The Big White (2005) / Comedy-Thriller
MPAA Rated: R for strong language and violence
Running Time: 98 min.
Cast: Robin Williams, Giovanni Ribisi, Holly Hunter, Alison Lohman, Woody Harrelson, Tim Blake Nelson, W. Earl Brown,
Director: Mark Mylod
Screenplay: Collin Friesen
Review published October 4, 2005
In many ways, The Big White is Fargo redux, as long as those ways aren't being funny, smart, or inspired. However, it does take place in snow country, it has a dark and offbeat sense of humor, and at its heart, it's a crime thriller full of eccentric characters all trying to get away with something. The trouble is that Fargo is a unique blend of comedy that the Coen Brothers are known for, and no one else has been able to adequately replicate it. Not even the involvement of Coen Brothers vets like Holly Hunter (Raising Arizona) and Tim Blake Nelson (O Brother Where Art Thou) can sell it. Longtime television director Mark Mylod (Ali G Indahouse) and first-time screenwriter Collin Friesen get the look and feel right, and certainly have a capable cast, but the laughs just aren't there, pure and simple. In the comedy department, The Big White is as frigid and sparse as the Alaskan landscape it takes place in.
Robin Williams (Insomnia, One Hour Photo) stars as Paul Barnell, an Alaskan travel agent that is struggling to pay the bills, so desperate for money, that he claims his missing brother Raymond should be presumed dead, if only to collect on his life insurance. Giovanni Ribisi (Flight of the Phoenix, Sky Captain and the World of Tomorrow) is Ted, the insurance man assigned to the case, who promptly turns him down. Down but not out, Barnell gets a bright idea when he finds a dead man in the dumpster outside his office -- he'll claim the body is his missing brother in an accidental death settlement which will net him a million dollars. It's not so easy, as Ted is ruthlessly skeptical and tenaciously vigilant in proving Paul is scamming the insurance company, resulting in a test of wills that is only further compounded when the hit men responsible for the unknown cadaver want their body back.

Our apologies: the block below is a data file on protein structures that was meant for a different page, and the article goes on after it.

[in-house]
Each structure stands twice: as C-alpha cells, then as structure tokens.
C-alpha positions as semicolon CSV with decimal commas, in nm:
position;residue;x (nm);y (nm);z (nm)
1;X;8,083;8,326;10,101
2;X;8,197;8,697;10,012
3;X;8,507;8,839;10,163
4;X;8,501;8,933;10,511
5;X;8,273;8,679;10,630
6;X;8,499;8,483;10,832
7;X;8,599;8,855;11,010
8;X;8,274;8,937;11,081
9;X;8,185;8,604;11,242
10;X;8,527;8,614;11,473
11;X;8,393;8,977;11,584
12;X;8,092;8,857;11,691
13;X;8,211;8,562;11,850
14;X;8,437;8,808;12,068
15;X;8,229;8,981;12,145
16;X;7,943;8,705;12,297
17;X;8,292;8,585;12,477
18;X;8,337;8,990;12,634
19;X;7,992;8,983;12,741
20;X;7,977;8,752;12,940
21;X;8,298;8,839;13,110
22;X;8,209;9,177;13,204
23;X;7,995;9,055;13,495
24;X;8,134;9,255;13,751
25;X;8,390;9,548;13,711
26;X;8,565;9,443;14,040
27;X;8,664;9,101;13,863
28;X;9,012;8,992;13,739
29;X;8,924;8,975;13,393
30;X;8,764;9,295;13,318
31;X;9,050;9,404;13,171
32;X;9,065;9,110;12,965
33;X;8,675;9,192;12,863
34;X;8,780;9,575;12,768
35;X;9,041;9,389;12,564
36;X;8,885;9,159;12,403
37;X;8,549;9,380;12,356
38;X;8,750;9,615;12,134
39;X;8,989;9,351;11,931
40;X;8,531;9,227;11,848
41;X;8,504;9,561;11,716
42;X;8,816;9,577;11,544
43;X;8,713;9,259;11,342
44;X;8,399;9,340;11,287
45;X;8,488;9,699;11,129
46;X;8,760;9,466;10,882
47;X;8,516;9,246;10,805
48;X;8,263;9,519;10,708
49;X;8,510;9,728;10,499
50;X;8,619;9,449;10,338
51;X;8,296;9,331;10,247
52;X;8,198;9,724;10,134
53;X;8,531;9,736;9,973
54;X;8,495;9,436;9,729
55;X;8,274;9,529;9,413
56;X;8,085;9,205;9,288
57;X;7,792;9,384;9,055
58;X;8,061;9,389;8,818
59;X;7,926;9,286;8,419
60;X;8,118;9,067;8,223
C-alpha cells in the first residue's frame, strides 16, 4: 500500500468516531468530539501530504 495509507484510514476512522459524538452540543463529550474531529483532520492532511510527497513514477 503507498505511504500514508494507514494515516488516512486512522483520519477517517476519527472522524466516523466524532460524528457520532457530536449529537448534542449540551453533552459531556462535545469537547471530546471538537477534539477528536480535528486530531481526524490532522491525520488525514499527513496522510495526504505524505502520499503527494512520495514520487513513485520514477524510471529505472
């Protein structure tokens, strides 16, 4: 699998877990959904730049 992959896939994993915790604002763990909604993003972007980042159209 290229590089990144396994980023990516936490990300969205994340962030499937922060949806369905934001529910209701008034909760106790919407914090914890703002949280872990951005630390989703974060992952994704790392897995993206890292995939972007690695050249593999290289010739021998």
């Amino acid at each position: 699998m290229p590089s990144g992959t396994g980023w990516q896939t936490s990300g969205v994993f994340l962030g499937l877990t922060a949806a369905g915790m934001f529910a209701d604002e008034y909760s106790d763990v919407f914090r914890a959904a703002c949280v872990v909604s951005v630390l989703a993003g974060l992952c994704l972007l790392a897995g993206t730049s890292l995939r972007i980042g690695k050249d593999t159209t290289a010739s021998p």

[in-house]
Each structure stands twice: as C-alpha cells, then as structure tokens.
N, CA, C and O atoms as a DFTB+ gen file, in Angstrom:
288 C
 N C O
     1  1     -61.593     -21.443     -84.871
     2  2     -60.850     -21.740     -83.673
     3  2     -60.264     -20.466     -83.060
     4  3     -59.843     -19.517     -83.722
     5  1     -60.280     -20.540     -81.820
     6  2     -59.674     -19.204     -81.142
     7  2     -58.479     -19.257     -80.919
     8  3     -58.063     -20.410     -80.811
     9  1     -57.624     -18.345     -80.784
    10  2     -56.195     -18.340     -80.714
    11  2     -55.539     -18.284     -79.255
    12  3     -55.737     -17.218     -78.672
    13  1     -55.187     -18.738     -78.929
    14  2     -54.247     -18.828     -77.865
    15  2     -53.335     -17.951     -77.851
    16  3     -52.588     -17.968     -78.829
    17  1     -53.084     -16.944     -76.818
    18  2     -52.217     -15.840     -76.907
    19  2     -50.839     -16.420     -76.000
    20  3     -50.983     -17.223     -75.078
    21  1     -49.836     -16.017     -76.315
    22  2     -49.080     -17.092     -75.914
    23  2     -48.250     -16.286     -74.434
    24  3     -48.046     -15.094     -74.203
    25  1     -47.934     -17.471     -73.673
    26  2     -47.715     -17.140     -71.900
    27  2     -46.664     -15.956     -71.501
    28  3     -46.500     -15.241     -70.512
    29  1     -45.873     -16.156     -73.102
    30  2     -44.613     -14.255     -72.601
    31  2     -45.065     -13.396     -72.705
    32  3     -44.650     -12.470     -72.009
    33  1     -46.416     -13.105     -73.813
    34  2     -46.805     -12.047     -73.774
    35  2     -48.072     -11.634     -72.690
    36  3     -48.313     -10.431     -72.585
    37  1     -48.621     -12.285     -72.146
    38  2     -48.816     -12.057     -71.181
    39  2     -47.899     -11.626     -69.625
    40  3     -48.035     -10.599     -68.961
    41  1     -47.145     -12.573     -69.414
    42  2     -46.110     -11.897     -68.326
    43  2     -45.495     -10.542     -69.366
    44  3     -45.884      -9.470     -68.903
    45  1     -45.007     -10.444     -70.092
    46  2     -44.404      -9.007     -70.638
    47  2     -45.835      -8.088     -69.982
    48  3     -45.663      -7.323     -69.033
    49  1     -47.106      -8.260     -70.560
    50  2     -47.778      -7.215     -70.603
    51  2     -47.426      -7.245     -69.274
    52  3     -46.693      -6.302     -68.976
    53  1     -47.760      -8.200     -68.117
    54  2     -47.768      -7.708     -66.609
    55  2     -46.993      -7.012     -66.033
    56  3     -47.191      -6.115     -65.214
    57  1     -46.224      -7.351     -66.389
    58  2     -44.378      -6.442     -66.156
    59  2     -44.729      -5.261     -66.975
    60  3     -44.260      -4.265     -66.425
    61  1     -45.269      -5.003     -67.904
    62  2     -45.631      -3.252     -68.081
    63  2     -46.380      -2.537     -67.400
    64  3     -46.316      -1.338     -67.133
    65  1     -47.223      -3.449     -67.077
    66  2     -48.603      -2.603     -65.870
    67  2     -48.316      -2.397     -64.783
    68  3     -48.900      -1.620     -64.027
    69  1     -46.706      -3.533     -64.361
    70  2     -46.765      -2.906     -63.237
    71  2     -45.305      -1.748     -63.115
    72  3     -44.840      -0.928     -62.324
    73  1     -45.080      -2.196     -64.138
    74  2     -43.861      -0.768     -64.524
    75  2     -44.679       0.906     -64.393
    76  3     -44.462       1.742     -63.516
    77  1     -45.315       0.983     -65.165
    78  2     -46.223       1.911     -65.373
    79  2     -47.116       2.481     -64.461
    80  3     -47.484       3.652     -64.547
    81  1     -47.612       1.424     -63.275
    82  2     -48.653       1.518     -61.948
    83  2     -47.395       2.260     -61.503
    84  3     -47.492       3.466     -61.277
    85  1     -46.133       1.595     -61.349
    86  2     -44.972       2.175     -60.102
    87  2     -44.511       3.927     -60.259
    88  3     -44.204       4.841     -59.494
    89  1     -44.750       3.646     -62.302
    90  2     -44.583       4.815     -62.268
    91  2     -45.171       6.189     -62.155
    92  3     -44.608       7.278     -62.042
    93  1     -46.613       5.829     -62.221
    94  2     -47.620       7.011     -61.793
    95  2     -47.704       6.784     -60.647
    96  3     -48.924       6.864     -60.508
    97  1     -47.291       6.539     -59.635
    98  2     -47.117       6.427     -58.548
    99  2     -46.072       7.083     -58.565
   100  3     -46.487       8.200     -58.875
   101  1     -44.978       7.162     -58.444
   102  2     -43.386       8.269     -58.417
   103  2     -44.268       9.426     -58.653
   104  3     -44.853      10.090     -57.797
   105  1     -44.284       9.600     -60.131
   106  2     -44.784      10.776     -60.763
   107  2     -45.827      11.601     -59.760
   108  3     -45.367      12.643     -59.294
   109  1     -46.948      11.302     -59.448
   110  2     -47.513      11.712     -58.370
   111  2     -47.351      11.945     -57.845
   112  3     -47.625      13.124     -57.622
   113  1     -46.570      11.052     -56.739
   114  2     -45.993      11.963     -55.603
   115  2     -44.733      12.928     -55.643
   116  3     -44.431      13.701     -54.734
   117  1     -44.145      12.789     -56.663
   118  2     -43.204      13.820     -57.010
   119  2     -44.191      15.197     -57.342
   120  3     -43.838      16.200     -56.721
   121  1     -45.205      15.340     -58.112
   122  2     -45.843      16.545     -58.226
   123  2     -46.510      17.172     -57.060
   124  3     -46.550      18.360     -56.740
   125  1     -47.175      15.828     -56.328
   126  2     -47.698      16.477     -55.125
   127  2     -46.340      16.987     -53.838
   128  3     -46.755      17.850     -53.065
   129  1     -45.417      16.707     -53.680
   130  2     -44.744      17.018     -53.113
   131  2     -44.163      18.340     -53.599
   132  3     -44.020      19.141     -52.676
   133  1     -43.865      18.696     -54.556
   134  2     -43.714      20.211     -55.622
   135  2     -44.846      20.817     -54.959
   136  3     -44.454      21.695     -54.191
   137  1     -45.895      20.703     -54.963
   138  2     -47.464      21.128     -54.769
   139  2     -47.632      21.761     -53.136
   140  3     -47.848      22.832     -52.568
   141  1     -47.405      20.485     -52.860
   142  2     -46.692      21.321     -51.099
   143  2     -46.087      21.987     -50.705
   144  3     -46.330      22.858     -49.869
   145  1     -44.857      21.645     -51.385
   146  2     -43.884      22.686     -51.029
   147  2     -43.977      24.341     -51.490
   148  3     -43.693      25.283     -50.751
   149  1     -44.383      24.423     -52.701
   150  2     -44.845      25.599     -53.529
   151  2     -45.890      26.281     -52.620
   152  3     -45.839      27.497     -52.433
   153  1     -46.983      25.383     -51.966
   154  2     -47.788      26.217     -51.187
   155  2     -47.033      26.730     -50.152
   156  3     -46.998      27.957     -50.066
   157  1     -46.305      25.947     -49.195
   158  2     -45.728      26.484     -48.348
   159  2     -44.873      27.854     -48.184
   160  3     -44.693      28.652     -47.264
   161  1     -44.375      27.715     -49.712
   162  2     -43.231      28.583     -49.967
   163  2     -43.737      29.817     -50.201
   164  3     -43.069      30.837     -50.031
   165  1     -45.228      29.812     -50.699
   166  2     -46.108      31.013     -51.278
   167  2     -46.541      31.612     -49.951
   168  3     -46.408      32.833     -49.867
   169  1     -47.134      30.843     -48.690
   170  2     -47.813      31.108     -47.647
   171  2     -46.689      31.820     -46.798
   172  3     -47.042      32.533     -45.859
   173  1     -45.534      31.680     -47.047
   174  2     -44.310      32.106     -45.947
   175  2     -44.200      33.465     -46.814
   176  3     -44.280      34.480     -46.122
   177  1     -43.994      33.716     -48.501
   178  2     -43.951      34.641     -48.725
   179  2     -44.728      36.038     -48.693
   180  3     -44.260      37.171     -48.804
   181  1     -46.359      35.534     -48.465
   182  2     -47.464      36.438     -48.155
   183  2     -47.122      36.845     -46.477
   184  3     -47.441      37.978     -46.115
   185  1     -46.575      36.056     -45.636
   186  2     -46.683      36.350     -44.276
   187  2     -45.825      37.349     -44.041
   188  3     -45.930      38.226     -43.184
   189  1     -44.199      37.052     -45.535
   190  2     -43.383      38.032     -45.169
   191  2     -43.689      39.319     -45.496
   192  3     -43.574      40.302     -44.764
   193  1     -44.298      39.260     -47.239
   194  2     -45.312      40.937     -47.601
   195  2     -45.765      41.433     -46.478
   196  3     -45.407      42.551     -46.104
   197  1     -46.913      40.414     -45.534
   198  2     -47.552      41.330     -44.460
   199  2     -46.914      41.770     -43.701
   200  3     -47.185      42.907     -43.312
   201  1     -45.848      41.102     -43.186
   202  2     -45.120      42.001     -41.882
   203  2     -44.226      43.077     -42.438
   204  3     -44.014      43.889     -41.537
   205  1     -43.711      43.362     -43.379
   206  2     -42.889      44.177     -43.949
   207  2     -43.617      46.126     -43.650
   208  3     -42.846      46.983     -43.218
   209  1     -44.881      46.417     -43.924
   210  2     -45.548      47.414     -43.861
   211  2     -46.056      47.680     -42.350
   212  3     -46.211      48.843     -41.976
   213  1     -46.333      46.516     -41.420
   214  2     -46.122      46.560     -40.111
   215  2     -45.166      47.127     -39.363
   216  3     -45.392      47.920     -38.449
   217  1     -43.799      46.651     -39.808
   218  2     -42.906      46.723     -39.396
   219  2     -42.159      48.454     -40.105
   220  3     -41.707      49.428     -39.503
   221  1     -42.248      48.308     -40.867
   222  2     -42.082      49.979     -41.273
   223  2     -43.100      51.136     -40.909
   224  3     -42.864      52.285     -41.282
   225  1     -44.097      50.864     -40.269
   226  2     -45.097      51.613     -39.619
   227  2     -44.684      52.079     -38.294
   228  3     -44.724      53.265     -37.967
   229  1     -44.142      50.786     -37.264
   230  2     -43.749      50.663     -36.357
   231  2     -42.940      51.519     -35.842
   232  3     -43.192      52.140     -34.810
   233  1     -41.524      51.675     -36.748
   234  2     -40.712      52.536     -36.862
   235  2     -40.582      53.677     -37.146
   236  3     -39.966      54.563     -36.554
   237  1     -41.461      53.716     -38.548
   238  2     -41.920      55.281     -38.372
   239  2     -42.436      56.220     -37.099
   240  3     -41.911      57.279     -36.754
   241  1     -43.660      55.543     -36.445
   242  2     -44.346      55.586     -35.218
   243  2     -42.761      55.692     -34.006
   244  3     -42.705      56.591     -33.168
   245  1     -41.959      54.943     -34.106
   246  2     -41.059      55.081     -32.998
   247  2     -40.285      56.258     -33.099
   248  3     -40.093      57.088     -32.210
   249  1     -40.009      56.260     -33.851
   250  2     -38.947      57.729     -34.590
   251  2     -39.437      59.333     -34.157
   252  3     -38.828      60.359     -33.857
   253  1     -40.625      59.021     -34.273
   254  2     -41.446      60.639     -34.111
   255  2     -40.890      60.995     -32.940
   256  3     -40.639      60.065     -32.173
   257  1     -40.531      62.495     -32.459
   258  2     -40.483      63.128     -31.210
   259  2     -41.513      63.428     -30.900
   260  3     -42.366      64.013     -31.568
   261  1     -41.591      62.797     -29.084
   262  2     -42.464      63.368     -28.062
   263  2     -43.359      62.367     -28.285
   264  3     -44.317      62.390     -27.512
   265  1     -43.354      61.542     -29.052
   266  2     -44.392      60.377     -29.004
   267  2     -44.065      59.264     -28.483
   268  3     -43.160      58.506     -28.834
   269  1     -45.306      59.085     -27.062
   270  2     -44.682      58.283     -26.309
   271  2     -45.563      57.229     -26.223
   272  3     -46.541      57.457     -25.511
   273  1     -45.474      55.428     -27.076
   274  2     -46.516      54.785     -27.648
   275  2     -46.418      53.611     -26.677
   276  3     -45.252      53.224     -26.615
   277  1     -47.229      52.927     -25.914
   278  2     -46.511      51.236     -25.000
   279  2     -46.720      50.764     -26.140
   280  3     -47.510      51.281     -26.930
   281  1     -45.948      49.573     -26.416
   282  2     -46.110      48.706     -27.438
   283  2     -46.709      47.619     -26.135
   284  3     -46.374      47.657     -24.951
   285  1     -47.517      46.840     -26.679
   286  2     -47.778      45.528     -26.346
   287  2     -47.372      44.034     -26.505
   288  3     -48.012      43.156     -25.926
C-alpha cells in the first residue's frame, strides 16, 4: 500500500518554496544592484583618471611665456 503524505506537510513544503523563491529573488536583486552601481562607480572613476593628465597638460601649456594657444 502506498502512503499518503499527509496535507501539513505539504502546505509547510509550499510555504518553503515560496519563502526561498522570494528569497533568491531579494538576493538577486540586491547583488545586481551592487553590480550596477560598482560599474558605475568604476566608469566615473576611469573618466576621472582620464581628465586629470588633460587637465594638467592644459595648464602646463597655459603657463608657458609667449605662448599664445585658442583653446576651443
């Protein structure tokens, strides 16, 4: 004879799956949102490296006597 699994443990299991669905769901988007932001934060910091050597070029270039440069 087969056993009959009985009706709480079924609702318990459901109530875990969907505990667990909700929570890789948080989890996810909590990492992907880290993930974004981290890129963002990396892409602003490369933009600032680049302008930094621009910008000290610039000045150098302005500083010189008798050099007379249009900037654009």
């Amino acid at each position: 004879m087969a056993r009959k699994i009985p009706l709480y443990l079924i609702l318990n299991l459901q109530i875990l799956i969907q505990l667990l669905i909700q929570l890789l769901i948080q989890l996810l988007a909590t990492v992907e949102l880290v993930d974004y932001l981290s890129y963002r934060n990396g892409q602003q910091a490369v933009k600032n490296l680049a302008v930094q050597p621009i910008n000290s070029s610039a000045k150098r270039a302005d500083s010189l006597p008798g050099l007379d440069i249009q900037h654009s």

Here's a rule of thumb that generally works: if it stars Robin Williams, and it is a comedy, it is a safe bet it's going to disappoint. Williams is one of the funniest men alive, and yet, somehow movies have never played to his strengths as a comedic actor. He is a very fine dramatic actor, though, but there's just little in The Big White that suggests they needed someone of his stature to play such an undemanding role, other than for the commercial appeal of a big name to attach to it.
Holly Hunter (Little Black Book, Moonlight Mile) steals most of her scenes with a terrific performance as the Paul's wife, afflicted with Tourette's Syndrome, although this is a comedic device that only offers spurts of vulgarity for the sake of having it, never really funny in a genuine way. Harrelson (After the Sunset, She Hate Me) comes in late in the film, in another manic crackpot performance we've seen far too many times in his career. In short, the creators are desperate to squeeze out any laugh they can get, but they only manage to squeeze the life out of it altogether.
Mylod must have thought that casting comedians and terrific character actors that excel at offbeat comedies would be enough to generate natural chemistry from ad-libs and hilarious interactions to make up for the fact that Friesen's script isn't quite funny enough on its own to nail it down. Unfortunately for us, and for the fans of these actors, things rarely mesh well on any level, as the entire tone of the film is uneven throughout. It takes a deft hand and genuine insight to make a successful black comedy, like the Coens, who have made a career gaining big laughs despite some very dark subject matter. For a black comedy, The Big White lives up to its name by being completely devoid of dark moments meriting our laughs or our interest.
©2005 Vince Leo